A Kentucky man murdered his wife and then tried to claim that his OCD led him to kill her. Part 2 of a 3 part series. From the OCD Center of Los Angeles. […]
  • OCD and the Law – Part 1
    A Scottish man claims his massive child pornography collection is due to OCD. Part 1 of a 3 part series from the OCD Center of Los Angeles. […]
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  • OCD Stockholm Syndrome
    Something akin to the Stockholm Syndrome occurs in some people who struggle with Obsessive Compulsive Disorder ( OCD ). […]
  • Athletes With Anxiety
    Mental health has long been shrouded in secrecy and shame. So when public figures like professional athletes actively seek help for anxiety, it is a sign of cultural progress. Here are some who have gone public with their struggles. […]
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  • Social Anxiety in Baseball Revisted
    This past week marked the arrival of the 2010 Major League baseball season. And as with last year, this season already has three developing stories of athletes dealing with Social Anxiety. […]
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  • Treatment of OCD and Anxiety: A Brief History
    A look at how the treatment of OCD and related anxiety disorders has changed over time, especially the development of CBT and mindfulness for OCD. […]
  • Tiger Woods, Sex Addiction, and OCD – Part 2
    Sex addiction is misconstrued by many to be a type of Obsessive Compulsive Disorder (OCD). This article reviews various factors relevant to determining what diagnosis might be more appropriate. Second of a two part series. […]
  • Tiger Woods, Sex Addiction, and OCD
    Many people, including professional psychotherapists, incorrectly think of sex addiction as a type of Obsessive Compulsive Disorder (OCD). This article reviews the essential differences between these two conditions and, how therapeutic strategies used for the treatment of OCD are unlikely to be successful when treating sex addiction. First of a two part series. […]
  • Latisse and Body Dysmorphic Disorder (BDD)
    The drug Latisse is prescribed to lengthen eyelashes, but it has significant, under-reported side effects. This raises two questions - is Latisse safe, and does its marketing exploit women's body image concerns? […]
  • Proposed DSM-5 Changes for OCD and Anxiety Disorders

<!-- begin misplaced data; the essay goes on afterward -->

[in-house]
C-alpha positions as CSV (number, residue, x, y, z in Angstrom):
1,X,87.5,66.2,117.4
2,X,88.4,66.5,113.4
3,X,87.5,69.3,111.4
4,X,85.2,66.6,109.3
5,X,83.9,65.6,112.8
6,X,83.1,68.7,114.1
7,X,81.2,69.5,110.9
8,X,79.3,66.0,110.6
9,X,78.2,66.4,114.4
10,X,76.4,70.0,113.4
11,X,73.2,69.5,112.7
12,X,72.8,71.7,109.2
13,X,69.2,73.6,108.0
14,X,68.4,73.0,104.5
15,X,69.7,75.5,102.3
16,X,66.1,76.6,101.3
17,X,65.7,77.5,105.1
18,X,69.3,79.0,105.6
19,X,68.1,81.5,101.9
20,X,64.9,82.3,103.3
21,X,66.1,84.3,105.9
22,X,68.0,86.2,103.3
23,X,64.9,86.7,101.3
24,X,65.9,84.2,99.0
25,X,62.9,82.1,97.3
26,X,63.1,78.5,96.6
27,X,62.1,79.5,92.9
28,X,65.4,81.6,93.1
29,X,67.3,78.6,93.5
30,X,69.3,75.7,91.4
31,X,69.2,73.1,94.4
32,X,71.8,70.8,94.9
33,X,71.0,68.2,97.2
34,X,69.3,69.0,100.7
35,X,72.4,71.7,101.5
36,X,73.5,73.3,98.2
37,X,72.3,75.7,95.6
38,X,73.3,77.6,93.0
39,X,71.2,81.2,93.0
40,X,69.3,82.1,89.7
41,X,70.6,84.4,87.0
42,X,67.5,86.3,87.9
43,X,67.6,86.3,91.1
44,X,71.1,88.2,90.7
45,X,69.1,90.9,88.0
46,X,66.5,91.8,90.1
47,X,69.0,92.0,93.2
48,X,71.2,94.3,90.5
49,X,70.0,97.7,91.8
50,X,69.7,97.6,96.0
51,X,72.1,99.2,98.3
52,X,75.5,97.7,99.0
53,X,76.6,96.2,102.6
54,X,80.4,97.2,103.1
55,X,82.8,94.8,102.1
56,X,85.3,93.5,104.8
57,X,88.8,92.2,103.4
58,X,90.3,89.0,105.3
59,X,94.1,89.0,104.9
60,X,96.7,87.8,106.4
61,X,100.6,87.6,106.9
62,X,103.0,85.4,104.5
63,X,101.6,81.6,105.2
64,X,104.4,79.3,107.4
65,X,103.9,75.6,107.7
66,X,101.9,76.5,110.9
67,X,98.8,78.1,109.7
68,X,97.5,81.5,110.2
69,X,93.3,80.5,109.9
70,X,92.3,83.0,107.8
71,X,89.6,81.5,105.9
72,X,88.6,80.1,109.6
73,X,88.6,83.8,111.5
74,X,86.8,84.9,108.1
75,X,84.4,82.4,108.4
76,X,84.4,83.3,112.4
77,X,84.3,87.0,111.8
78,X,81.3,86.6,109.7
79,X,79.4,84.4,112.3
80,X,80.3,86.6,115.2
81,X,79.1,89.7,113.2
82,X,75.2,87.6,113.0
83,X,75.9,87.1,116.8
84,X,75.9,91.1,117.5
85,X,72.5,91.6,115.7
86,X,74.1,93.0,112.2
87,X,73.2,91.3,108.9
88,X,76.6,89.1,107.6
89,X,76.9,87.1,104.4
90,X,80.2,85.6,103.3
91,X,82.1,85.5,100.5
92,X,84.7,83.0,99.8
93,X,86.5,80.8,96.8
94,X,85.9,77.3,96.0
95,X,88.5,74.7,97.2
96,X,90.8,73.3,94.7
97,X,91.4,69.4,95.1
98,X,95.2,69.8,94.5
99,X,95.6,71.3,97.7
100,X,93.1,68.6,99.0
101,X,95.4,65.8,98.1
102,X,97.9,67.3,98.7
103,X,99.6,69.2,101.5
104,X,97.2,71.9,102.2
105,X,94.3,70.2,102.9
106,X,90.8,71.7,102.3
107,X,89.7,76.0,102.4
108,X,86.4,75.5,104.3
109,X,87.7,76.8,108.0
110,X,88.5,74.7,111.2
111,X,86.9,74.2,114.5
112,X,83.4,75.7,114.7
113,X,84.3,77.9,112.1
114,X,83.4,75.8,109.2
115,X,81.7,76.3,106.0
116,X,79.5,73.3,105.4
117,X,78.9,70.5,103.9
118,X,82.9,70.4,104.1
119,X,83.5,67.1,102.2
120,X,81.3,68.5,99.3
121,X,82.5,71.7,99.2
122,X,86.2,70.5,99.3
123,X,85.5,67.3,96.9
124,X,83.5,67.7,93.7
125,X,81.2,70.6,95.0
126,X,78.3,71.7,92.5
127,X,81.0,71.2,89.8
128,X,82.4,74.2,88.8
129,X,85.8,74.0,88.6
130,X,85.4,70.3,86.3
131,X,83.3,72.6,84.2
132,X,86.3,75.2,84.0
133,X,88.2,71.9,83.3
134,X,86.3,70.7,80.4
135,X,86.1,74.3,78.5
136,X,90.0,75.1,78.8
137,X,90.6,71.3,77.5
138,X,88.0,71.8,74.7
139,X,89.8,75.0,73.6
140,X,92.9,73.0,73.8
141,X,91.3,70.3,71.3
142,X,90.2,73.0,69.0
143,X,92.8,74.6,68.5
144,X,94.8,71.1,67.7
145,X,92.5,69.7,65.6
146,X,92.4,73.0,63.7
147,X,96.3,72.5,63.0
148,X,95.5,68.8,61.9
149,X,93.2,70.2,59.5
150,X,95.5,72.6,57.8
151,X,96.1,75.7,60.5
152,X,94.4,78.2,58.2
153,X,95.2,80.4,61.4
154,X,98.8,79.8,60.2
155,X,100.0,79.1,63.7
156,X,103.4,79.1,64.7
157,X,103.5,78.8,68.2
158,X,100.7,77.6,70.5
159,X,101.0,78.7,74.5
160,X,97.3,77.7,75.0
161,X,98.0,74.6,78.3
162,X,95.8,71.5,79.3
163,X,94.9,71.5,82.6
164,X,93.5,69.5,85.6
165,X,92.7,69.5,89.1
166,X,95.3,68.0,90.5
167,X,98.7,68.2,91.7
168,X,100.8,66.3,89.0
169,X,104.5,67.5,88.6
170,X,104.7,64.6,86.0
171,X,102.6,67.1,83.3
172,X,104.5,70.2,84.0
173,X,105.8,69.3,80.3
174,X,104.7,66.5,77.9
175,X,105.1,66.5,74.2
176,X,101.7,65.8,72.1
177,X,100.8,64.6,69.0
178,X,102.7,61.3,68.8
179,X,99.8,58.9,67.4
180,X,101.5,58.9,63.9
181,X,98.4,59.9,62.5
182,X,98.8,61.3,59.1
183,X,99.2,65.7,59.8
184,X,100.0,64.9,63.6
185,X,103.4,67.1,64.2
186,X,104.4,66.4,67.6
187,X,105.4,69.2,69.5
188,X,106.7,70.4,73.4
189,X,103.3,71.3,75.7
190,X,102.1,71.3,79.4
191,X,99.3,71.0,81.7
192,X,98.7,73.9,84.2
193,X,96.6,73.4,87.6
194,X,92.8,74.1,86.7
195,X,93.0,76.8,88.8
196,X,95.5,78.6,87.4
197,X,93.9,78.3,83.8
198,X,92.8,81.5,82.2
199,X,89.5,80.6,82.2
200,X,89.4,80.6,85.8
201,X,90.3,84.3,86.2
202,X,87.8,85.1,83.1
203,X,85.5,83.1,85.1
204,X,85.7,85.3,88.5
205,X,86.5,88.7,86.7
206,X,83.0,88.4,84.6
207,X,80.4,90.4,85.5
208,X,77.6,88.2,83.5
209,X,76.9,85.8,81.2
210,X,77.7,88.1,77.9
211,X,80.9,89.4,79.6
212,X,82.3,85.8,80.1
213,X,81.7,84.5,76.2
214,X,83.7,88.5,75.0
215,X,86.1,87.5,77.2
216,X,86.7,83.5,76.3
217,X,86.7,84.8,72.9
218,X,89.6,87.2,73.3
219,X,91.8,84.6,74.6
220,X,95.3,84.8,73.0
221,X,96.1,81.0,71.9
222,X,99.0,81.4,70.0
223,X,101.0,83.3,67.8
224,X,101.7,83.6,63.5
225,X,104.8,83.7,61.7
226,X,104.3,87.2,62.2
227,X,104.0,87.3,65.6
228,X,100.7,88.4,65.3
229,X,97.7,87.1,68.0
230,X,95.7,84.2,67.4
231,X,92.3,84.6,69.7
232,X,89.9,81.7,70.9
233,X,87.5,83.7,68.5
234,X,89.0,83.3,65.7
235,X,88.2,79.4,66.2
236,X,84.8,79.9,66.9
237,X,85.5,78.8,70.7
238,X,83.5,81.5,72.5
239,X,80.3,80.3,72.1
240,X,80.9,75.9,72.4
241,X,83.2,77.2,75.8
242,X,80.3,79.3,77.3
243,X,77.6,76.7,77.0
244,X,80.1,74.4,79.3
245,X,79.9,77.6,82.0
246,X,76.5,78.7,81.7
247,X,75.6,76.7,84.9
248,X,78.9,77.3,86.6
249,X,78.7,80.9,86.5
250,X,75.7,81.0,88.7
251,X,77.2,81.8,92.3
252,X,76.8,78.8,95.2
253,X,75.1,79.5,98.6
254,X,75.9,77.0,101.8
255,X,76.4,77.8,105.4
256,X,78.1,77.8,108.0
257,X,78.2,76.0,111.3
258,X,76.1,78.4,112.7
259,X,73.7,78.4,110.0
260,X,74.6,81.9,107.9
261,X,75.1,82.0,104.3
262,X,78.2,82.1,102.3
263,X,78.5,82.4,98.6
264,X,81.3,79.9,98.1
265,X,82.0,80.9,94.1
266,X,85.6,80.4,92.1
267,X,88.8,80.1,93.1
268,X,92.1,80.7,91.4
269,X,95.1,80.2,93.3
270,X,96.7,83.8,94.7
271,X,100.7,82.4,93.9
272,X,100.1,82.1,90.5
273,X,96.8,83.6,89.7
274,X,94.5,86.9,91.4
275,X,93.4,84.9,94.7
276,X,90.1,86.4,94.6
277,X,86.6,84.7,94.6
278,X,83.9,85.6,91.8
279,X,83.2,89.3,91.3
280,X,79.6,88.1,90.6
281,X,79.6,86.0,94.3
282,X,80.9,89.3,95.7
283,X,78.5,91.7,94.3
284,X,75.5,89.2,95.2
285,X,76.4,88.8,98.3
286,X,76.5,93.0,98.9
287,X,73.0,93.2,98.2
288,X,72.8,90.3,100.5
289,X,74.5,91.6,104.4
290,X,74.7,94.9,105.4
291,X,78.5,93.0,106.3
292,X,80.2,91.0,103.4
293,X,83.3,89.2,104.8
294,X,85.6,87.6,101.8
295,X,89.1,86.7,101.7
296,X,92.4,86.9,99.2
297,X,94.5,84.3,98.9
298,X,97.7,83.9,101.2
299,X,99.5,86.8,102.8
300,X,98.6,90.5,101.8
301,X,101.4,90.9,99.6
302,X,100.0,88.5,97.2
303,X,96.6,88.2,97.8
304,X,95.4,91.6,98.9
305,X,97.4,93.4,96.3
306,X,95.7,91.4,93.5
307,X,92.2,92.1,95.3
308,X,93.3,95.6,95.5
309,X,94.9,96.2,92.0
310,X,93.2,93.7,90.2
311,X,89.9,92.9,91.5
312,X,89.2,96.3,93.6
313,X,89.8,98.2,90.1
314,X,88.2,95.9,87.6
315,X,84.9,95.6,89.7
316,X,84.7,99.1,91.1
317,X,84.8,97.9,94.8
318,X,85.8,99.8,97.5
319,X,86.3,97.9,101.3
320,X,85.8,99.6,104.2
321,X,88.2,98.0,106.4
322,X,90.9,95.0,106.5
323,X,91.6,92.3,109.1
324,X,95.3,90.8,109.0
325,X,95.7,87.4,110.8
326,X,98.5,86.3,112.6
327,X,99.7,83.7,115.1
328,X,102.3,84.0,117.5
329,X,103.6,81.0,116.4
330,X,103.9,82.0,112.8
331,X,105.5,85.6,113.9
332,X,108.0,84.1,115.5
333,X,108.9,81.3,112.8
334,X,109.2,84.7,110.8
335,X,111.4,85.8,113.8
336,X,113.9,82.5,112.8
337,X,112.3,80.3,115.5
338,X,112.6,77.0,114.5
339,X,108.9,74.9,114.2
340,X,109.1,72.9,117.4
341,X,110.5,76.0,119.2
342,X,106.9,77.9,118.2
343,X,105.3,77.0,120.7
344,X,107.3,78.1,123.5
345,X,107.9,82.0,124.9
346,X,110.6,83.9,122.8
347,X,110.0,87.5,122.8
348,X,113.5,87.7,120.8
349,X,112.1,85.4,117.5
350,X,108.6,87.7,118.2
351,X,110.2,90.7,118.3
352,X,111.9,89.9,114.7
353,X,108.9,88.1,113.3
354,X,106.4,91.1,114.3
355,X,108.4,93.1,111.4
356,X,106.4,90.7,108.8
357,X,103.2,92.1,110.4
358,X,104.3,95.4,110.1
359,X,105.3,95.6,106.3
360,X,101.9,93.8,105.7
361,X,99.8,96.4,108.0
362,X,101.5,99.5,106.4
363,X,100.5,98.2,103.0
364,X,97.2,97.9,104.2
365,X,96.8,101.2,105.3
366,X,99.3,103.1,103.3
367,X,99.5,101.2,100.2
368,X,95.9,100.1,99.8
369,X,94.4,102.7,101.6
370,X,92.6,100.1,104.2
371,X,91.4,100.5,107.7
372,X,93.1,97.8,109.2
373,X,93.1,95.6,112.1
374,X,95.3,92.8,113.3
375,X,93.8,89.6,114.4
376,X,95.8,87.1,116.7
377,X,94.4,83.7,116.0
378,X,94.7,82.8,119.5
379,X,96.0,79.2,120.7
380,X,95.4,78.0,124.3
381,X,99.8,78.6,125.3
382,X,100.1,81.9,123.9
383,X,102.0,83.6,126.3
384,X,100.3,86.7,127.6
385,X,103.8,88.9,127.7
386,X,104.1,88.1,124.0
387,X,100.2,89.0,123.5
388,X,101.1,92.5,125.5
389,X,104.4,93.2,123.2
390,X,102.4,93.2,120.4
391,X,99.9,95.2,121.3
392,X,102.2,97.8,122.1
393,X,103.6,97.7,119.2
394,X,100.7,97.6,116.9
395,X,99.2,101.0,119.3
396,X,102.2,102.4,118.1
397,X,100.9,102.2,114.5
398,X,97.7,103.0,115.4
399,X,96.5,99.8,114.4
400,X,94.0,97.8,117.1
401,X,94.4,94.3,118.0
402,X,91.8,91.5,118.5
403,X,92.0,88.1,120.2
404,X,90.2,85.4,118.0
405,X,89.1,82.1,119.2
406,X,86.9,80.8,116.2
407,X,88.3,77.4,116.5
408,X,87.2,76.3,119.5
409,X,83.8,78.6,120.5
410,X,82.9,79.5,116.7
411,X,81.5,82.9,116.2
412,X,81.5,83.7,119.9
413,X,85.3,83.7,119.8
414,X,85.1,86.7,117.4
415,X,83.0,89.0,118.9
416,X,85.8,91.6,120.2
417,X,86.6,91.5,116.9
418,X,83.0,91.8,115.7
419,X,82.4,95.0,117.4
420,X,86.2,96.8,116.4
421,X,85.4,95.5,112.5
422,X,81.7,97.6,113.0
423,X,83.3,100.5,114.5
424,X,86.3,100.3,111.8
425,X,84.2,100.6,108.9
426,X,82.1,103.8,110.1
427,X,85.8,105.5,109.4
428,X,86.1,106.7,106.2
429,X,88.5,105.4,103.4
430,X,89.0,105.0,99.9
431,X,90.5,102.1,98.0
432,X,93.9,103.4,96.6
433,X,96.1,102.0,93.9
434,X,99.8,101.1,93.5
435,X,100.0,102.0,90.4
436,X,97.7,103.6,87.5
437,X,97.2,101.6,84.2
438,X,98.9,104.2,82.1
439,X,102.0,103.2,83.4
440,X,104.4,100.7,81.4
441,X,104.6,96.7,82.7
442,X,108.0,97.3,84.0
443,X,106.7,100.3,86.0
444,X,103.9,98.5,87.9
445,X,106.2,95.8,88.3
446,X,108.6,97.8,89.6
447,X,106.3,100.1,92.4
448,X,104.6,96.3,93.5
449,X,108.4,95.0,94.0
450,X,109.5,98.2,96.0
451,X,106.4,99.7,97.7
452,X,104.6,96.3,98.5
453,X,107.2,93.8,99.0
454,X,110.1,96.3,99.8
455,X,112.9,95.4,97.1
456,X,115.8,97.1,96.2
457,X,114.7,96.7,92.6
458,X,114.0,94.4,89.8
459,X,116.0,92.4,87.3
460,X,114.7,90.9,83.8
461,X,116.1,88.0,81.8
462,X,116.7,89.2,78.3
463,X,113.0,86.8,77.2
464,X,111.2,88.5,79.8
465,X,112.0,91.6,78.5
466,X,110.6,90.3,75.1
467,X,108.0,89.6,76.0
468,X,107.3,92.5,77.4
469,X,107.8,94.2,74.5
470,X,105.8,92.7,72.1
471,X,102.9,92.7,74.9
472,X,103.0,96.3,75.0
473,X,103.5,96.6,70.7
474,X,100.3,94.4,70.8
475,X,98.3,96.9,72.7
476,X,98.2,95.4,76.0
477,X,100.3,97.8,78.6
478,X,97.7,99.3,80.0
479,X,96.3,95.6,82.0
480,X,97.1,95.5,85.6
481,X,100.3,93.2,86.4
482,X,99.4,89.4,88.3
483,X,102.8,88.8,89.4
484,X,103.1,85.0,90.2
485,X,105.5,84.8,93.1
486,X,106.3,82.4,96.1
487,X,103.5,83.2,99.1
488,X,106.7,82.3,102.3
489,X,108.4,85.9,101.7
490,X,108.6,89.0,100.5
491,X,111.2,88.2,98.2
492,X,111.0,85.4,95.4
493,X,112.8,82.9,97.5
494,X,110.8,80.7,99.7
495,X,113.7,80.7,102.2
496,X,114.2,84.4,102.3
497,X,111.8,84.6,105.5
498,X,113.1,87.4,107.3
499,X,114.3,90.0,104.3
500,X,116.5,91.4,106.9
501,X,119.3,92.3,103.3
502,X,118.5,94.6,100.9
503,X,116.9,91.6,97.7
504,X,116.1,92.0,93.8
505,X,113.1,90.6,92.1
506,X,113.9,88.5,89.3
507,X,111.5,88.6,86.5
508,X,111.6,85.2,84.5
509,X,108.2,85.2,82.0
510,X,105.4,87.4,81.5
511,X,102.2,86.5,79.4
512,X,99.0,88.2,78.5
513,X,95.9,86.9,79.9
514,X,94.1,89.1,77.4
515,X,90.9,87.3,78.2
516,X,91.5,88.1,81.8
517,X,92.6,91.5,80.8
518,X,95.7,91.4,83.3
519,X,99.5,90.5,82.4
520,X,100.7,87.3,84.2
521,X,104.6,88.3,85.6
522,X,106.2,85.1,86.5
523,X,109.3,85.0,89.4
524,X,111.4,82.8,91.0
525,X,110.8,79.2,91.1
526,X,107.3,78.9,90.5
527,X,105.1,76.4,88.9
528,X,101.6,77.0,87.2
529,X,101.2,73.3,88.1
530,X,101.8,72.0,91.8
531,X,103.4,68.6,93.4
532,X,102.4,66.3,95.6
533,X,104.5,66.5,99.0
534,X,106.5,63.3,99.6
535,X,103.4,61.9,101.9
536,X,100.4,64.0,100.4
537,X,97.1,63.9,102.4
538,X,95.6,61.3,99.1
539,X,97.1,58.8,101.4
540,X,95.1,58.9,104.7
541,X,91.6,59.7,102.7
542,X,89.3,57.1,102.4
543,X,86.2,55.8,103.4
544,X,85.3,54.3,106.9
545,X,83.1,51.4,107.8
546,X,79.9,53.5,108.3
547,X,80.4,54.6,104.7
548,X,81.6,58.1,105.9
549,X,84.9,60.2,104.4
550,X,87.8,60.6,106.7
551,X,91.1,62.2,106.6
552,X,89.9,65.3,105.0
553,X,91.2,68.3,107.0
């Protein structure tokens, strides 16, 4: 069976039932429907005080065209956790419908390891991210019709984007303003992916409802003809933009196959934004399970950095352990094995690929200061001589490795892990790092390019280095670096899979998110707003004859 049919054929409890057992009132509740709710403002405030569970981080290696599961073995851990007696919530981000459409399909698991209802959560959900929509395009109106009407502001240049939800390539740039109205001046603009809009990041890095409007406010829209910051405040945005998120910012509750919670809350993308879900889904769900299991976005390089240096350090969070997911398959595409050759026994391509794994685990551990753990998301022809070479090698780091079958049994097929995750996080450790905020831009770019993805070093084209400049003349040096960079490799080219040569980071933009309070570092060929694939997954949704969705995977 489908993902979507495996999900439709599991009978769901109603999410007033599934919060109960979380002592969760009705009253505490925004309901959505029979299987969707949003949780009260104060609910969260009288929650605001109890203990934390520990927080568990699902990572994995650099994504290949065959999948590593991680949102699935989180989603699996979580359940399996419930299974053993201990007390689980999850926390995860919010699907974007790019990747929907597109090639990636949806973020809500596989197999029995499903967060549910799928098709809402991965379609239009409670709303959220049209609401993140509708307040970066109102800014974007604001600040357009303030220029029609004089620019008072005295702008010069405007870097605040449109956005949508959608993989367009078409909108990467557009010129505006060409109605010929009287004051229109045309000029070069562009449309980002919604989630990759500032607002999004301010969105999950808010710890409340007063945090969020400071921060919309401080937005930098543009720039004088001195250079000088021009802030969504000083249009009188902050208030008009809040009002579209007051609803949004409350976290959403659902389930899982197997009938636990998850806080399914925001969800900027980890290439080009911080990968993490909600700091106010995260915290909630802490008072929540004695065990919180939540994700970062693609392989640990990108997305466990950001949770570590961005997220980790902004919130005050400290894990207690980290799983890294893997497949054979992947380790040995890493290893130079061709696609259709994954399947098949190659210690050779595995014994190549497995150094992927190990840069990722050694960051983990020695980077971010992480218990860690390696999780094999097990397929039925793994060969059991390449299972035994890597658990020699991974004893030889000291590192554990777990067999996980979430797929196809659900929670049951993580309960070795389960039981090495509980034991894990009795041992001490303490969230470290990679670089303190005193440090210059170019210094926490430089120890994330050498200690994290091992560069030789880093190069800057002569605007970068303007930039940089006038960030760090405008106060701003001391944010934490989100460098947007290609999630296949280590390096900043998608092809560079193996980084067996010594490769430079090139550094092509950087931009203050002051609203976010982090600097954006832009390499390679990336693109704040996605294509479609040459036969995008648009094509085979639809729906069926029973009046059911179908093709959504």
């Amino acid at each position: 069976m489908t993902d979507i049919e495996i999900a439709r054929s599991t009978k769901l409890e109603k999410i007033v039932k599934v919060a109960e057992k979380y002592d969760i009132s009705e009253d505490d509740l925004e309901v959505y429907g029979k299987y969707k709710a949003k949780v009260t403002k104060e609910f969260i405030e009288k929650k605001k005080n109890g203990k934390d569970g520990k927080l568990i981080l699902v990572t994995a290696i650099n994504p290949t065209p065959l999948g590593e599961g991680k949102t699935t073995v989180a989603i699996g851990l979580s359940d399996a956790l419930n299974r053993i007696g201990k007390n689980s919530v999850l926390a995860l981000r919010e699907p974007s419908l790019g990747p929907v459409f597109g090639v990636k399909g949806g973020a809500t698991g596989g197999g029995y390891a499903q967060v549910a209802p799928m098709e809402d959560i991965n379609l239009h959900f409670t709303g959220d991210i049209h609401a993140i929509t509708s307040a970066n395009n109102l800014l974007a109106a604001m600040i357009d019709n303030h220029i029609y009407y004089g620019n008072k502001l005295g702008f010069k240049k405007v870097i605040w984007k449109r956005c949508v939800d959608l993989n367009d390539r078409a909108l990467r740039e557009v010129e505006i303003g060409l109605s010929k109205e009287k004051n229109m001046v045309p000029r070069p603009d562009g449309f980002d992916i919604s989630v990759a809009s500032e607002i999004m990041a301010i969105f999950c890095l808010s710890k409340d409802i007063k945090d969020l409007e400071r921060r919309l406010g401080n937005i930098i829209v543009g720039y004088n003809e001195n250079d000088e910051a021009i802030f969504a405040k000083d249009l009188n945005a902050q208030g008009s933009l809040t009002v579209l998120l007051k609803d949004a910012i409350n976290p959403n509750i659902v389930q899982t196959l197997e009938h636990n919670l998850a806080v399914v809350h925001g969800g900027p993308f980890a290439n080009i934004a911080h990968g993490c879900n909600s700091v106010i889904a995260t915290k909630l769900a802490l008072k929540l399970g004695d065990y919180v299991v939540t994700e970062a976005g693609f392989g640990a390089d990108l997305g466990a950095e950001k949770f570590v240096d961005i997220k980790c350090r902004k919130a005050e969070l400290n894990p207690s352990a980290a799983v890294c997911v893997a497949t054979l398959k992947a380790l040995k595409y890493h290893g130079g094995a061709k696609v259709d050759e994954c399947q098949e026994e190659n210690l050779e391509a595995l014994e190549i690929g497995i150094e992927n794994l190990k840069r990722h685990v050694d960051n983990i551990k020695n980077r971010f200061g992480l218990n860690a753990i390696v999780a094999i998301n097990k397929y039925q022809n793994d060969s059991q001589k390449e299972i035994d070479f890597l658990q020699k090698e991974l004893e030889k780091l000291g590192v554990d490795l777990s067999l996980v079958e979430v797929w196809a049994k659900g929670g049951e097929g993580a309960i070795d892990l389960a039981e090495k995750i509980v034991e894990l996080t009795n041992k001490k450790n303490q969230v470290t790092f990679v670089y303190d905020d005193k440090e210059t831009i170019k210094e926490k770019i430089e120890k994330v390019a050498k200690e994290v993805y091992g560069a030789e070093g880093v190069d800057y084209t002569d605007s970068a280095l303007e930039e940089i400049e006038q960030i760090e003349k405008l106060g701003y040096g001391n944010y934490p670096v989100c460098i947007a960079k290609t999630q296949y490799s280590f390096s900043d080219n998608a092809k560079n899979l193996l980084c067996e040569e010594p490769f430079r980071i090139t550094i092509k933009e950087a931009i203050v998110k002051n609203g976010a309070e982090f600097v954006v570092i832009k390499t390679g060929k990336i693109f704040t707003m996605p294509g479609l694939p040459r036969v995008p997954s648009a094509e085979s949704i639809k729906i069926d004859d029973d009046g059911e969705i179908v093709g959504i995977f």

The American Psychiatric Association (APA) has proposed significant revisions to its "Diagnostic and Statistical Manual, Fourth Edition" (DSM-IV). Tom Corboy of the OCD Center of Los Angeles discusses changes planned for the new DSM-5, specifically those relevant to Obsessive Compulsive Disorder (OCD) and related anxiety-based conditions. […]
  • Reassurance Seeking in OCD and Anxiety
    Those with OCD and other anxiety based conditions often seek reassurance that their unwanted thoughts and feelings are not a threat. The OCD Center of Los Angeles discusses the problem of using reassurance seeking as an anxiety management strategy. […]
  • Phobia Treatment in Unconventional Settings
    Traditionally, phobias have been treated in a therapist's office. But effective help for phobias can now be found in some very unexpected places. […]
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  • Body Dysmorphic Disorder (BDD) and Cosmetic Surgery
    Many with Body Dysmorphic Disorder turn to cosmetic surgery in an attempt to alleviate their insecurities. Unfortunately, there are plenty of cosmetic surgeons who are more than willing to cash in on those with this serious psychiatric condition. […]
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  • OCD & Anxiety: The Year 2009 in Review
    OCD and anxiety were in the news throughout 2009. Here are our votes for the top stories of the year about OCD and related anxiety based conditions. […]
  • Bizarre, Disturbing, Weird, and Unwanted Thoughts in OCD
    Everybody has bizarre thoughts. But people with OCD respond differently to these thoughts. From the OCD Center of Los Angeles. […]